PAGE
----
Ellis Island, the island in New York harbor where millions of immigrants arrived during the turn of the century, is not a place that one associates with the performing arts. Like most federal offices, Ellis Island had an impersonal feel to it as officials tried to process the many immigrants from numerous foreign countries, speaking numerous languages. From contemporary descriptions, it sounds like 42nd Street and Fifth Avenue at lunchtime.
Now converted to a museum, renamed the Ellis Island National Monument and run by the National Park Service, the island provides a fascinating look at how it ran and was able to process so many immigrants. The museum does well in providing a broader social history of immigration and acculturation.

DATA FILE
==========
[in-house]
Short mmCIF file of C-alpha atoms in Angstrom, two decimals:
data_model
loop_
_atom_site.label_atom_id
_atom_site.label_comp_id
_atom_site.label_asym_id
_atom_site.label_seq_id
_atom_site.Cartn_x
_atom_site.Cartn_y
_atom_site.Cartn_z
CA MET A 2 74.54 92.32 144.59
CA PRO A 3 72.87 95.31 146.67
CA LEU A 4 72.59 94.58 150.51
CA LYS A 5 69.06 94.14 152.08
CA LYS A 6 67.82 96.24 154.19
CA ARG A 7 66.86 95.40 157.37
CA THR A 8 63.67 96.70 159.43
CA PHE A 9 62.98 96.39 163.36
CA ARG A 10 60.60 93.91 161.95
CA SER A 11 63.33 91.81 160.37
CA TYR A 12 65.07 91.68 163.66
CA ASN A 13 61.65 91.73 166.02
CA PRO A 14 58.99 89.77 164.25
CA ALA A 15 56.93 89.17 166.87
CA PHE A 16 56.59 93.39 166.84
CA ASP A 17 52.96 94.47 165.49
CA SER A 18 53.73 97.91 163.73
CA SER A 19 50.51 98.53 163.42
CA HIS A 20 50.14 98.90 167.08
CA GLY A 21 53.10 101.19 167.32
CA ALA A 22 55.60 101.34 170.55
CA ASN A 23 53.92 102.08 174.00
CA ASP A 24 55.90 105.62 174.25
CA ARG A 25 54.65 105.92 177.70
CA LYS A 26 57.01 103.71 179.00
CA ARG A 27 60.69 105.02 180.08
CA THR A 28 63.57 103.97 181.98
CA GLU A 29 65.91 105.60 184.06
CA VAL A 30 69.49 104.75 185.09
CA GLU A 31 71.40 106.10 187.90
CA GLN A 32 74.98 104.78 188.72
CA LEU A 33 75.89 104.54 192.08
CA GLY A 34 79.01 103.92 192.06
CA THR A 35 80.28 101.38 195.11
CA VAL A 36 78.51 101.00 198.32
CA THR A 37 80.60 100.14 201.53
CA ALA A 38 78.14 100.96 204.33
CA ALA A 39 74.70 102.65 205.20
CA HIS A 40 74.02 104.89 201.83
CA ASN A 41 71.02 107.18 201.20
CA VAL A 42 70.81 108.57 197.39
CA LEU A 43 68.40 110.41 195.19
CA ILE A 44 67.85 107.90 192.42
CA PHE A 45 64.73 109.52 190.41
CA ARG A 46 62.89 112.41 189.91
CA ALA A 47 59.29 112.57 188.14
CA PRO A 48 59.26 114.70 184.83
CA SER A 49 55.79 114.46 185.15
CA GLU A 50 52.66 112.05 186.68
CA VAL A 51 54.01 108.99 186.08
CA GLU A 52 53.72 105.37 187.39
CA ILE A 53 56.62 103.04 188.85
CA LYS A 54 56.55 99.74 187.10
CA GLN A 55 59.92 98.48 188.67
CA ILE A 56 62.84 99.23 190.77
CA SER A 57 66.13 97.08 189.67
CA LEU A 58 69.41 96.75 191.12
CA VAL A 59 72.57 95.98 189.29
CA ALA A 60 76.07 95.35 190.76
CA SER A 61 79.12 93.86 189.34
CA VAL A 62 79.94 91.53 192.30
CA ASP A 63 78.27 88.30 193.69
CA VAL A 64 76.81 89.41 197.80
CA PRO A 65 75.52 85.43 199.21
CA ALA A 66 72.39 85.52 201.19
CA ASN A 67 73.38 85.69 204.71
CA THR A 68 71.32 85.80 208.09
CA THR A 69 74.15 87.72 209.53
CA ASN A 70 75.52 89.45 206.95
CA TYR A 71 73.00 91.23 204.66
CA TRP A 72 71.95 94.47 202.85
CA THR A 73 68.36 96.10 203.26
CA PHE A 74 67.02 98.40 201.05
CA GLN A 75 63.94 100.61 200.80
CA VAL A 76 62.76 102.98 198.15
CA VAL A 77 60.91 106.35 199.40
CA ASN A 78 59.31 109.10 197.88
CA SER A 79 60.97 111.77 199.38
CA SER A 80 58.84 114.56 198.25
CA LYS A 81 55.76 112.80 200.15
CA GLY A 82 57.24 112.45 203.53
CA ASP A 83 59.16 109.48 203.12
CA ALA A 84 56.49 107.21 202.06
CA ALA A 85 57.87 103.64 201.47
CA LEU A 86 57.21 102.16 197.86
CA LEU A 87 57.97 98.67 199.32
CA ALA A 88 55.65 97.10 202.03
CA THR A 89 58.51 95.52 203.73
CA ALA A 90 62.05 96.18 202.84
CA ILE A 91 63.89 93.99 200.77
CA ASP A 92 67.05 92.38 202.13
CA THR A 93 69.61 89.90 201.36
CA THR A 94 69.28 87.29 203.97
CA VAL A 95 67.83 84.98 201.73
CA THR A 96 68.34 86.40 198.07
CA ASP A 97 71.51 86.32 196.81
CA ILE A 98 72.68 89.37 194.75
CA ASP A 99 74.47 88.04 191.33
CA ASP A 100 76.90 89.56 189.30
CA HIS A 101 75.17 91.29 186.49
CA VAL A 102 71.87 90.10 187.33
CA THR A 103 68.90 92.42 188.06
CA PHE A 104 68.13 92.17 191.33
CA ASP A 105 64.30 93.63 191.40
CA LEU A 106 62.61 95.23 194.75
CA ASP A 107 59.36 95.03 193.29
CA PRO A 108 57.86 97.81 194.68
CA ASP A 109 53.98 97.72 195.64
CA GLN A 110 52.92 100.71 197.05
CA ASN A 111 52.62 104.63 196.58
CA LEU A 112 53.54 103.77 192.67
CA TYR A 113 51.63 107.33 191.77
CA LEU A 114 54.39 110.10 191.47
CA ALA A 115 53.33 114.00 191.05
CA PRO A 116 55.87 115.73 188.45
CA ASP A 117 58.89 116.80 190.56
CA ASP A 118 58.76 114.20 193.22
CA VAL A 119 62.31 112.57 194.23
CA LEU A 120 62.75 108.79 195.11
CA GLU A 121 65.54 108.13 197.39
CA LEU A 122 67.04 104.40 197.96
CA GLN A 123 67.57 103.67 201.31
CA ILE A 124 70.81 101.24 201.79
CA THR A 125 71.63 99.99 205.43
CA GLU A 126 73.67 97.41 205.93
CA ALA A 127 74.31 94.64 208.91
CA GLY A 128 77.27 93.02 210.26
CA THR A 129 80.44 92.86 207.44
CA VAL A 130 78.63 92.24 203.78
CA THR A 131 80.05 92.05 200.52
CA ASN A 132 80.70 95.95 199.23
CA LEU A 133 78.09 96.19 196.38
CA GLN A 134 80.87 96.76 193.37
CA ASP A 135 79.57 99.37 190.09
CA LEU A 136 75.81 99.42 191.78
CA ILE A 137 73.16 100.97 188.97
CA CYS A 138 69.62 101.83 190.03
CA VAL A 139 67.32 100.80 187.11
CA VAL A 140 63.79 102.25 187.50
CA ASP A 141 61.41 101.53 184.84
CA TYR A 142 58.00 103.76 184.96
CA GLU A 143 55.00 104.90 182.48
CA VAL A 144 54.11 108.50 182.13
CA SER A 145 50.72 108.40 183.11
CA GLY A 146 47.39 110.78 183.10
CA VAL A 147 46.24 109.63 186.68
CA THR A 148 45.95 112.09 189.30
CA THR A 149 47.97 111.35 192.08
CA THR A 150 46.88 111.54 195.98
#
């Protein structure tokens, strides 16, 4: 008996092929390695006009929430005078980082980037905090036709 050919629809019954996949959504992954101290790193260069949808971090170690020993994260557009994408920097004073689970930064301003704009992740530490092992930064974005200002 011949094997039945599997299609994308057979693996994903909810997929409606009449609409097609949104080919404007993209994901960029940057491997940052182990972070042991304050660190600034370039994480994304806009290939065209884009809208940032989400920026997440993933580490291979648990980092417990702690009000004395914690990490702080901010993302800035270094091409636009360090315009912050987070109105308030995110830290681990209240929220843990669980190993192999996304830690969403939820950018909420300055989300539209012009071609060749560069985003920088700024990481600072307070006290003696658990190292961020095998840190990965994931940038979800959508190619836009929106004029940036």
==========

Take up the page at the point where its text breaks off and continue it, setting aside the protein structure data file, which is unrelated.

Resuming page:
I was initially surprised to see a wall of sheet music at the Ellis Island museum, knowing that the island had no music facility. But then I realized what was in the curators’ minds: What better way to visually express the multiculturalism of numerous immigrants than with contemporary sheet music? It attests to that product’s unique way of being able to grab people with bright colors, large lettering, and attractive (and sometimes humorous) illustrations.